"He's fortunate because he's so athletic," Lieberthal continued. "He can run. It's more of an athletic position now than it was 20 years ago. You see guys being converted from shortstop to catching in the minors. There are a few catchers in the league who are athletic, but probably not quite like J.T."

He further highlighted the rules changes that were put into place after Giants catcher Buster Posey's knee was shredded and fibula fractured in a home plate collision in 2011. In fact, Lieberthal dismisses the notion that a catcher's shelf life is necessarily shorter than other positions, that the inevitable foul tips off various body parts make catchers more prone to be forced into an early retirement.

"Only if you do have (a serious) injury," he said. "They are (more at risk) but not as much as before because of the collision rules. That's huge. When I played, if you played long enough, at some point you were to get your knee torn up. I had so many (collisions). I remember in the minor leagues I tore my ACL and my cartilage. I always had to deal with the constant pain of getting around and catching."

Lieby turned 52 earlier this year. He's already had a hip replacement and needs a total knee replacement, but has been putting it off as long as possible.

Offering the rebuttal, to some extent, are the statistics. Realmuto's offensive numbers slipped in 2023. And it's not just that his OPS dropped from .820 to .762 and his OPS+ went from 130 to 106. Any player can have an off year and his numbers were still pretty good. But they were also the lowest of his career since 2015, his first full season in the big leagues. He also struck out a career-high 138 times.

And here Lieberthal offered a cautionary note. In his experience, he said, bat speed often begins to dissipate when players reach their mid-30s. "Obviously, you have to hit if you want to keep playing no matter what position you are," he added. "What gets players to retire is that they're not hitting anymore."

Realmuto is still hitting. But his average exit velocity (89.8 miles per hour last season) and his line drive percentage (43.1) have been edging lower. Not alarmingly, but enough to bear watching.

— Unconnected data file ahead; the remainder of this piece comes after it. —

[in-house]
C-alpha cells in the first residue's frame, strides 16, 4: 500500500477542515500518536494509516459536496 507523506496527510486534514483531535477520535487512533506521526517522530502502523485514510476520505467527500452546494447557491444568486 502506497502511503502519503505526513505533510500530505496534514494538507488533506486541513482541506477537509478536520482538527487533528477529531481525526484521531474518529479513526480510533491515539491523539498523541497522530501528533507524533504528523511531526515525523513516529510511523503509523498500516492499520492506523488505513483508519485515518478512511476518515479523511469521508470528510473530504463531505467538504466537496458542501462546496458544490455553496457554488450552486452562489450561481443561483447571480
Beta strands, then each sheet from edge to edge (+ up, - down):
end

Defensively, he threw out just 22.1 percent of runners trying to steal (23 of 81) last season. And while stolen bases were up sharply across baseball because of the new rule that allowed pitchers just two pickoff attempts, that was still a career low and barely above the expected league percentage (19 percent). A year earlier, he gunned down 44.1 percent, nearly double the ELP (24 percent).

These numbers could be just a blip on the radar. Or they could be early hints that Realmuto has begun to decline.

This is all playing out against the backdrop of a receiver who has led MLB in games and innings caught for three of the last four seasons. Who, since he joined the Phillies in 2019, has averaged just under 130 games caught and almost 1,100 full innings behind the plate for each of the non-pandemic seasons. No catcher in baseball came close to that kind of durability.

The Philadelphia Inquirer printed an eye-popping stat this spring. Since 2010, the only catcher to start at least 130 games behind the plate when he was 34 or older was Yadier Molina for the Cardinals in 2017. (Molina was behind the plate for 1,000+ innings in 2018 and 2021— when he was 38 — as well.)

It would be logical to suggest that Realmuto could be rested more often moving forward. The Phillies might even fully intend to give it to him. But here's the thing. When manager Rob Thomson is sitting at his desk with pen in hand and a blank lineup card staring back at him, it's really hard to not write in one of the best players in the game at one of its most crucial positions. Especially since the Phillies are in a win-now mode.

Besides, Realmuto has given no indication that he wants to sit more, and Thomson seemingly tries to defer to his players' wishes when possible.

Sometimes catchers extend their careers by playing other positions. In Realmuto's case, that could be tricky as well.

He has two more years on his contract. So does Kyle Schwarber. So spending more time at DH could force Dombrowski to make a difficult decision. First base would appear logical. But only if Bryce Harper moves back to the outfield. And that's even before you consider the most important variables. How productive will Realmuto still be at the end of the 2025 season, what sort of salary will he command and for how many years?

Every indication is that the best catching prospect in the Phillies organization right now is Eduardo Tait. He's ranked No. 9 in the system by after hitting .333 with a .917 OPS last season. The catch is that he did that in the Dominican Summer League and doesn't turn 18 until August. So it's a real stretch to believe he could step in if, for whatever reason, Realmuto isn't back with the Phillies in 2026.

These are all difficult issues to grapple with and questions with no perfect answers. Which is why when Dombrowski and general manager Sam Fuld and all their lieutenants watch J.T. Realmuto do something most catchers can't, they devoutly hope it's not something they'll have to seriously think about for a long, long time.